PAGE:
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Making the Most of Your Dog’s Mature Years
Making the Most of Your Dog’s Mature Years-mobile

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Making the Most of Your Dog’s Mature Years

As your dog reaches his mature years, remember these tips:

  • Minimize stress and change. Avoid big moves or changes in your dog's schedule. If you must disrupt a routine, give your dog some added attention to ease the adjustment.
  • Give him regular exercise. Take him for two 15-minute walks each day to help maintain muscle tone, enhance circulation, promote digestion, and prevent weight gain.
  • Feed him smaller, more frequent meals. Instead of one large portion a day, try two or three smaller meals, which will help your dog burn calories by stimulating his metabolism.
  • Take him for routine veterinary checkups and immunizations. Regular dental care and thorough physicals will reveal subtle changes in your dog's health. At home, frequently examine him for any odd-shaped bumps or lumps. If you discover something unusual and it seems to be growing rapidly, call your veterinarian. Early detection and preventive treatment can go a long way toward extending your friend's life.
  • Give him great-tasting, premium pet food. As your dog ages, he may become less interested in eating. Make sure he gets tasty, nutrient-dense food that's gentle on his digestion.

As Dr. Michael Hayek, an IAMS™ research nutritionist who specializes in geriatric nutrition, points out, there's still much to learn about canine geriatric nutrition. For now, realize that every animal ages at a different rate and in different ways. Monitor your dog and especially watch for changes at around 7 years of age (5 years for large breeds). If necessary, adjust his diet accordingly. With the help of your veterinarian and responsible pet food manufacturers, your mature pal can live to a comfortable, healthy old age.

  • German Shepherd Dog Care
    German Shepherd Dog Care

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    How to Take Care of a German Shepherd Dog

    German Shepherd Dogs are one of the most loved breeds in the world! They're incredibly smart, versatile and learn new behaviors quickly. If that wasn't enough, they're also faithful companions that are very protective of their families.

    But before you take the leap and adopt a German Shepherd, there are a few things you must know about looking after one. As is the case with raising a dog of any breed, caring for a German Shepherd needs commitment, patience and understanding.


    Here's what it takes to care for a German Shepherd:


    a. Exercising German Shepherds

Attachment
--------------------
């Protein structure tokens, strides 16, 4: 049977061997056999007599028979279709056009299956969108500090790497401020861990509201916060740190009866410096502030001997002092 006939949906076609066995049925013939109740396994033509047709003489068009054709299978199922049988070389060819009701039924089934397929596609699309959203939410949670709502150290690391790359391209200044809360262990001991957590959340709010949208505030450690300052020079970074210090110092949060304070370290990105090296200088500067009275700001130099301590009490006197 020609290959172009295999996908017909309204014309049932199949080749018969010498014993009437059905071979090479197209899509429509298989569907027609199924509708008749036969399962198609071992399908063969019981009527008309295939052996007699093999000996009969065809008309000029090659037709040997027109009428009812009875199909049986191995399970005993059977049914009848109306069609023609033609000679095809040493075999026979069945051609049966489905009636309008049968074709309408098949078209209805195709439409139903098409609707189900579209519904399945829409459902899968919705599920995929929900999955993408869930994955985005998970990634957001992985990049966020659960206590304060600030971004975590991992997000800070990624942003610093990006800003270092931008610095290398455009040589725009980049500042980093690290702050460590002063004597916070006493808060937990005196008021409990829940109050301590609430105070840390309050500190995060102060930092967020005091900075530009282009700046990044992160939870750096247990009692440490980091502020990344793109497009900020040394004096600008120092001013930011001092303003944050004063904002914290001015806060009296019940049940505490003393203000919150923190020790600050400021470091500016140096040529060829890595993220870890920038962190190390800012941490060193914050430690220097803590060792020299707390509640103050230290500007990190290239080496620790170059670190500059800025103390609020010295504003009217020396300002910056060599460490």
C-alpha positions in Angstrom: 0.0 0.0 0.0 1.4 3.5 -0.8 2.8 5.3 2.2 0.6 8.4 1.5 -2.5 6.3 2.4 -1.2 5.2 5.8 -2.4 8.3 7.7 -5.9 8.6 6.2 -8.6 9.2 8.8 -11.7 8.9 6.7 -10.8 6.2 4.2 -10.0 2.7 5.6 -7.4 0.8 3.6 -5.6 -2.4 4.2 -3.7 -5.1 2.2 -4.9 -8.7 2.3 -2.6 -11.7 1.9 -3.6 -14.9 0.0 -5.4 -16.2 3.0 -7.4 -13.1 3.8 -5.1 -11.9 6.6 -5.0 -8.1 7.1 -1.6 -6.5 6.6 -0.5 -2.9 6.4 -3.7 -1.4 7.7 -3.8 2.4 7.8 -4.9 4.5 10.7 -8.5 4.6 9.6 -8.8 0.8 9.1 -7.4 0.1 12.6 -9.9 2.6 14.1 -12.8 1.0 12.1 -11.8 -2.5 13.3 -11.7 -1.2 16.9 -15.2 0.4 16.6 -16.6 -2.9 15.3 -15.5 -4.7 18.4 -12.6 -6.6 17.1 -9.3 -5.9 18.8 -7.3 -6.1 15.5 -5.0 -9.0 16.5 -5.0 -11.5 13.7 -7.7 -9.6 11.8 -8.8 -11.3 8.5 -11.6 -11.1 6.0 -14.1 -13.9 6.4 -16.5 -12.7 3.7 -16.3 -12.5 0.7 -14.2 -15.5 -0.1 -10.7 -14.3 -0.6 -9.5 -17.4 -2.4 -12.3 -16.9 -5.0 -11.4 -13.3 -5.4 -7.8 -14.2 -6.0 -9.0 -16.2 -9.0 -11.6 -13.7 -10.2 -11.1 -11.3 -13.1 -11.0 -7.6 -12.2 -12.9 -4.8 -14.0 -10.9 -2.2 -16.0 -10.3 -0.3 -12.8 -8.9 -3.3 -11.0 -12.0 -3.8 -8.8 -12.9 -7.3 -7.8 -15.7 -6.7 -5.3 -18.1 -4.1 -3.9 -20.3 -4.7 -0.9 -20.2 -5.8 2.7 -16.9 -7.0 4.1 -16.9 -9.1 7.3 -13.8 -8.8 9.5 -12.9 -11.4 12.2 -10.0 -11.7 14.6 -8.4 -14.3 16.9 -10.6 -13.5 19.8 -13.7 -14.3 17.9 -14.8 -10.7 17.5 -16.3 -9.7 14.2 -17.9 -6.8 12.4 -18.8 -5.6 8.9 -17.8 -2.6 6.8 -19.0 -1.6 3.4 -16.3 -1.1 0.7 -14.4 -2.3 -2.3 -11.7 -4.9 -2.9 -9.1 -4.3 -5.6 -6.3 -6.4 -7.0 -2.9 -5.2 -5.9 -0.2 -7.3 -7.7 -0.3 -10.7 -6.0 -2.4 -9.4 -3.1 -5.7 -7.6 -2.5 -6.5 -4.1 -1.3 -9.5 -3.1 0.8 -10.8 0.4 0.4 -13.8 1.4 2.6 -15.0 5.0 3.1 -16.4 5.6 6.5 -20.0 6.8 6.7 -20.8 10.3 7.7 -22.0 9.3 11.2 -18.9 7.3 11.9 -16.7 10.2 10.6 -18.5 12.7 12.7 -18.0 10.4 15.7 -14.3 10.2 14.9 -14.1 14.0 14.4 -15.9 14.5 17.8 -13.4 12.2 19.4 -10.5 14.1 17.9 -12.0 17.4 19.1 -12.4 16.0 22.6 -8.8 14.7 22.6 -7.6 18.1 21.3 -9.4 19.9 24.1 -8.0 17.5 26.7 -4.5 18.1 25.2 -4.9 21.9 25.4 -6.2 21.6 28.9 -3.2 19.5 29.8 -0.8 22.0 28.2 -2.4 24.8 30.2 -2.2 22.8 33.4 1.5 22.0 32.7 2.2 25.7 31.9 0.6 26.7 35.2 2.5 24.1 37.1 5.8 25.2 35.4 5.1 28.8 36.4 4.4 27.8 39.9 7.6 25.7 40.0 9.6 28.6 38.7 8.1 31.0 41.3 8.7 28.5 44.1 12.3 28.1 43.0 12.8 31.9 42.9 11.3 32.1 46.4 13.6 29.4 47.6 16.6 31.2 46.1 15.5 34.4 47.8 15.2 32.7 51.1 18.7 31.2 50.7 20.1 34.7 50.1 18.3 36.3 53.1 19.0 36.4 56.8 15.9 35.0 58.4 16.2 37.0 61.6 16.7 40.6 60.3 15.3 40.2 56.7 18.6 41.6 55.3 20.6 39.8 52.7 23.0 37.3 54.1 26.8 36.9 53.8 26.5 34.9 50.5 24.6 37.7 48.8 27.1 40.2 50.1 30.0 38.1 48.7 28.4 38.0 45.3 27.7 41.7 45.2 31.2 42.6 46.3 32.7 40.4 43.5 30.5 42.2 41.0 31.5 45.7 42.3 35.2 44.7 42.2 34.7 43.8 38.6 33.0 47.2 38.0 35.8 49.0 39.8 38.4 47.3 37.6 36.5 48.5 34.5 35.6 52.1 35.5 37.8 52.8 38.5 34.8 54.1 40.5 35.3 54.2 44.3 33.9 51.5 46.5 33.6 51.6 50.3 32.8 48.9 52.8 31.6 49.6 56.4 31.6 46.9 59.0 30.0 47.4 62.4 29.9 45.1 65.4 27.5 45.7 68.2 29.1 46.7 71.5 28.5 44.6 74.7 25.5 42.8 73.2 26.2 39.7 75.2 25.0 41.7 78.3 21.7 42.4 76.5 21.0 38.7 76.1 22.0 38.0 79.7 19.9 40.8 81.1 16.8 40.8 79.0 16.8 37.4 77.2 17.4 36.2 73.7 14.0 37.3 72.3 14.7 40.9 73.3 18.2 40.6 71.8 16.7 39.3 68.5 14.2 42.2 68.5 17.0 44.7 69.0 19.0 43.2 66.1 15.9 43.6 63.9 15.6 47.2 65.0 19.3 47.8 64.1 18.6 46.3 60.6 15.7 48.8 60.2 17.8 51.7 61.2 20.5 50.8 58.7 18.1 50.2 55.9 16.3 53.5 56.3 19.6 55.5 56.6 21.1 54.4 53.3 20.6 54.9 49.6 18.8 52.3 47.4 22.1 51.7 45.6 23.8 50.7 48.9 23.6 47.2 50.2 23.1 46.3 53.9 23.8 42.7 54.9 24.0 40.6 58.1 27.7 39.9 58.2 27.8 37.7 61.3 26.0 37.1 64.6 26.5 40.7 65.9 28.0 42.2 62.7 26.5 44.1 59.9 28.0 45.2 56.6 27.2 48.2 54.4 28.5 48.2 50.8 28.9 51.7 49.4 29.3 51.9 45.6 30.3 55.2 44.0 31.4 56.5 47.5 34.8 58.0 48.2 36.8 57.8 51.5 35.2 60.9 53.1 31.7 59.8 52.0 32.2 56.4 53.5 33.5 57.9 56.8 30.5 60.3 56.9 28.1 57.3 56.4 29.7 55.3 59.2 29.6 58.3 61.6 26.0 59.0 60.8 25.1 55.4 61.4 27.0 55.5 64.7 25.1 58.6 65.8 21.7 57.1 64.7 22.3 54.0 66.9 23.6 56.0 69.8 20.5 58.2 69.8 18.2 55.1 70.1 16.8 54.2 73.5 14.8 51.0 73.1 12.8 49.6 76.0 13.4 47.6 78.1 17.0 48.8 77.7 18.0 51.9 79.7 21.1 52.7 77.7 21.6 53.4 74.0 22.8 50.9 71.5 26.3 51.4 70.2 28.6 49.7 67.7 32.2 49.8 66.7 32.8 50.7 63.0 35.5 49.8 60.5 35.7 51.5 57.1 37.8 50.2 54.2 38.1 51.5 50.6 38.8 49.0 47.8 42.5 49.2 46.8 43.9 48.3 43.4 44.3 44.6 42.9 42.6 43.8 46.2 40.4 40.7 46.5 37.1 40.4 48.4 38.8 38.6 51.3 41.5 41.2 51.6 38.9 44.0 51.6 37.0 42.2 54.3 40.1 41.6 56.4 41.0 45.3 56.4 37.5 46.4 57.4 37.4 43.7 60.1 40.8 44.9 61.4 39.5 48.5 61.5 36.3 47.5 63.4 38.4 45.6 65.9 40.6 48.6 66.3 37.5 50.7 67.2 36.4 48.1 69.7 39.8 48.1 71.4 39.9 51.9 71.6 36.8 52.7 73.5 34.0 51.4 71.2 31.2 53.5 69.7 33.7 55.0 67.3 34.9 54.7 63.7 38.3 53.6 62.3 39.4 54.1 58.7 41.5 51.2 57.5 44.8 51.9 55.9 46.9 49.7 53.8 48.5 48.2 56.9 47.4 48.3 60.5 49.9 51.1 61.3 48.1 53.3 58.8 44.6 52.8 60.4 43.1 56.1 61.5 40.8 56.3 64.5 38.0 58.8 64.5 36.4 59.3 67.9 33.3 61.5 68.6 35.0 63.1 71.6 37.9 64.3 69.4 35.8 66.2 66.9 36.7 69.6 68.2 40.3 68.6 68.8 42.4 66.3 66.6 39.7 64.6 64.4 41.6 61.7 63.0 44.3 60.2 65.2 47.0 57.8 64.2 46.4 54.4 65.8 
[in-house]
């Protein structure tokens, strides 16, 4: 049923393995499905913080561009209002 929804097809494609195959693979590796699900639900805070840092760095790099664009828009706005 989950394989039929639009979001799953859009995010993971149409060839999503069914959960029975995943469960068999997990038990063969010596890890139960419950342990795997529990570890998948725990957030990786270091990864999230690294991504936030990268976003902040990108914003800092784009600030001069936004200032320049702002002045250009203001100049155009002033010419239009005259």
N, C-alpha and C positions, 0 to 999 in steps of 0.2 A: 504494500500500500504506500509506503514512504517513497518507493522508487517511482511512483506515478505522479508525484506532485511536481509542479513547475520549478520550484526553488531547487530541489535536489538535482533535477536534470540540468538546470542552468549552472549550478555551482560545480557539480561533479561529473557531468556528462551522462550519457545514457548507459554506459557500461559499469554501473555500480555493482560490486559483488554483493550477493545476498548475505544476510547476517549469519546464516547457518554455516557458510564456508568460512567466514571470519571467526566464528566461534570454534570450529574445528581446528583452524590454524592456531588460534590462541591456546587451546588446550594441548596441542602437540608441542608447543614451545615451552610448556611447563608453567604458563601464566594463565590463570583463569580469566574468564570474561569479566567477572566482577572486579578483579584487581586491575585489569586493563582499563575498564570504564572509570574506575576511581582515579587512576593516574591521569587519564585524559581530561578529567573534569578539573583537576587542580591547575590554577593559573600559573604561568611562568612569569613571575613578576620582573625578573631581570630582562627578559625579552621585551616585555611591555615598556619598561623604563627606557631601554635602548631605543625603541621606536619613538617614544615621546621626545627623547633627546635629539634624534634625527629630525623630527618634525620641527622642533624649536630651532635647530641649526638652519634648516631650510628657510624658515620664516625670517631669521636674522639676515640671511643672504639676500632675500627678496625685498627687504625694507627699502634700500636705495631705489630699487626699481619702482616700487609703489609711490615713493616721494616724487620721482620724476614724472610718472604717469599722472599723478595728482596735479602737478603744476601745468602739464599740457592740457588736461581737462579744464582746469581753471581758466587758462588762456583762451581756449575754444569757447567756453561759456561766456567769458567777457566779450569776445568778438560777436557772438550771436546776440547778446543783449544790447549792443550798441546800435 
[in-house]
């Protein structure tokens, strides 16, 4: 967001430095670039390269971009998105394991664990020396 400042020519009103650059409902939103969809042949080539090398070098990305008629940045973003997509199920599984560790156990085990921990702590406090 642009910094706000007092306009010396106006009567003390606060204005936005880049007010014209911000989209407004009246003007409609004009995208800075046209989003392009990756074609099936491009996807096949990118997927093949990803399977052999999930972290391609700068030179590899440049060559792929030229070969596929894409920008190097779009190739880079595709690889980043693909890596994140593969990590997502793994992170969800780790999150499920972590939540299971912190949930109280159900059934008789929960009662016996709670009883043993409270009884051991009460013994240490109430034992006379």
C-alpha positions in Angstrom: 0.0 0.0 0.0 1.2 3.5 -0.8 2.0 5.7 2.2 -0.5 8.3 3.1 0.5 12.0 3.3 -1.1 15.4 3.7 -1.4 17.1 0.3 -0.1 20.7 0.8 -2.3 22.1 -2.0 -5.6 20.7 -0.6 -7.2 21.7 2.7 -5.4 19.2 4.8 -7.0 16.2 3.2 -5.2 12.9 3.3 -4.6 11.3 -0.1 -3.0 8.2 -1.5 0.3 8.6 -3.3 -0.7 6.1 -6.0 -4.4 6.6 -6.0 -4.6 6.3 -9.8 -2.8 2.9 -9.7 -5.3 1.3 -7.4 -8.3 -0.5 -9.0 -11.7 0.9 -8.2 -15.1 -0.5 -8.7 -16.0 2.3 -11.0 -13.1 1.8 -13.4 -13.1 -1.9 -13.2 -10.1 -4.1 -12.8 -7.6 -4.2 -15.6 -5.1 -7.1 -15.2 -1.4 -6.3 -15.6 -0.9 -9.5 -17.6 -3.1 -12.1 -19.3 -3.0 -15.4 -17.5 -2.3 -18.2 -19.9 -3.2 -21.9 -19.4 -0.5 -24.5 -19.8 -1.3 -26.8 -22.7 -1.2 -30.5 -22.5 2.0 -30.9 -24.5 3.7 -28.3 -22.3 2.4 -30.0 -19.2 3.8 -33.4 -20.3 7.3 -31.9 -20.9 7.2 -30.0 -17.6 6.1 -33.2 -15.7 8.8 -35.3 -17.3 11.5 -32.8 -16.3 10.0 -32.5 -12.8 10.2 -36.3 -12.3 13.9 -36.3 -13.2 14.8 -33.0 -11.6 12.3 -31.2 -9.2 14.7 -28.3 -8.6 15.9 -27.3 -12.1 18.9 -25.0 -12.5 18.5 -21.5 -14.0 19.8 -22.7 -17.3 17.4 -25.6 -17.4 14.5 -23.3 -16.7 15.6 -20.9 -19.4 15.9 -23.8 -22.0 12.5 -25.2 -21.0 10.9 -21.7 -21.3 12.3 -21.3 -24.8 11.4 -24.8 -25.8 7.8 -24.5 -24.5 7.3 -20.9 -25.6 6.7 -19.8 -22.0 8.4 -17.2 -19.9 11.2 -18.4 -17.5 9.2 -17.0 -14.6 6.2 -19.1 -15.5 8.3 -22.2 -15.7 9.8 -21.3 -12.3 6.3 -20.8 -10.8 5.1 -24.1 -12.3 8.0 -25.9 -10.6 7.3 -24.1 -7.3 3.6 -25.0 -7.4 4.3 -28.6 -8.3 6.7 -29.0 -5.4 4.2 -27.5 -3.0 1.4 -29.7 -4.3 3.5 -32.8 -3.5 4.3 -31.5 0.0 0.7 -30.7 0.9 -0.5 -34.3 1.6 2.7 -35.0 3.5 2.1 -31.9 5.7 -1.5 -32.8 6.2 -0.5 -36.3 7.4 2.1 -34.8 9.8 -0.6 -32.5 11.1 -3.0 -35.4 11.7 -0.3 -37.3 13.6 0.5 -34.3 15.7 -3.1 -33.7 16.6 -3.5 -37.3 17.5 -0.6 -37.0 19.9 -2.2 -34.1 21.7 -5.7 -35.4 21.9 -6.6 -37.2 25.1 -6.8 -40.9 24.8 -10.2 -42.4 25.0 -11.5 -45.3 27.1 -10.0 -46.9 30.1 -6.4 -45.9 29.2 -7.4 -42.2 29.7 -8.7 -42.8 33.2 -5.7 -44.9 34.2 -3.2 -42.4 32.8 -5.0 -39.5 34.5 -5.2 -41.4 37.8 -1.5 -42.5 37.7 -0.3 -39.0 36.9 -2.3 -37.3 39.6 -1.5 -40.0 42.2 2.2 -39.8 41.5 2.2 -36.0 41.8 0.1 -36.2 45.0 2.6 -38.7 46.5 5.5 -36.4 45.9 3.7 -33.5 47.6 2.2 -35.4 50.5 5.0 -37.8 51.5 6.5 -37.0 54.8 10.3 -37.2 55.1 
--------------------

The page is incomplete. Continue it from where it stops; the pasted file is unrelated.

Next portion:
German Shepherds are fantastic creatures in every sense, and it is easy to see why. GSDs are naturally energetic and need dedicated time daily to burn it off. They need at least 60minutes of daily physical exercise such as running and playing fetch in a park. A fit dog is a happy dog and one that is exercised regularly will not be happy, but healthy too.

    b. Grooming German Shepherds
    Be prepared to keep your vacuum cleaner handy. GSDs have thick coats, making them prone to shedding. Grooming your GSD takes time as well. You will need to give your pet a comb down at least 3 times a week. But you won’t need to bathe your dog too often (unless advised to do so by your vet).

    c. Dog Food for German Shepherds
    To stay healthy and active, German Shepherds require complete and balanced meals that are tailor-made to meet their unique needs. You could try a premium recipe like IAMS™ Proactive Health™ for Adult German Shepherds, which is specially formulated food for German Shepherds. This recipe is a blend of beet pulp and prebiotics (FOS) that supports healthy digestion, calcium, magnesium and other minerals and vitamins to support a healthy heart, and Omega 6 and 3 fatty acids to support skin and coat health. We recommend dividing their daily intake into two meals.

     

    SIZE OF GERMAN SHEPHERD

    RECOMMENDED DAILY FEEDING (g)

    20-30 kg 245-330
    30-40 kg 330-410
    40-50 kg 410-485
    50-60 kg 485-555

     

    d. Diseases German Shepherds are Susceptible to
    Like most dog breeds, German Shepherds are prone to diseases as well. But here are a few common diseases they are known to suffer from. Hip and elbow dysplasia, allergies, degenerative myelopathy, inherited eye diseases, exocrine pancreatic insufficiency, skin and heart disease, and thyroid disease. If you remain dedicated to providing your dog with the right kind of nutrition along with proper exercise, you should be able to keep illness at bay.


    Some Facts About German Shepherd Care

    German Shepherds are a special breed. They have high energy, are strong and have oodles of stamina. But they also need a lot of attention and activity. If you are away from home frequently or dont have the time to spend exercising or grooming them, then a German Shepherd isn't the right choice for you. So are you ready to start caring for a German Shepherd? Ask yourself these questions before making a decision:

    Do I have the time and energy to train my German Shepherd?
    Do I have enough space in my home for such a large dog to flourish?
    Am I financially stable to care for my GSD if any health issues arise?

    If you answer yes to these questions, then you are ready to enjoy an action-packed life with
    your furry new friend!

    German Shepherd Dog Care
    German Shepherd Dog Care
    German Shepherd Dog Care
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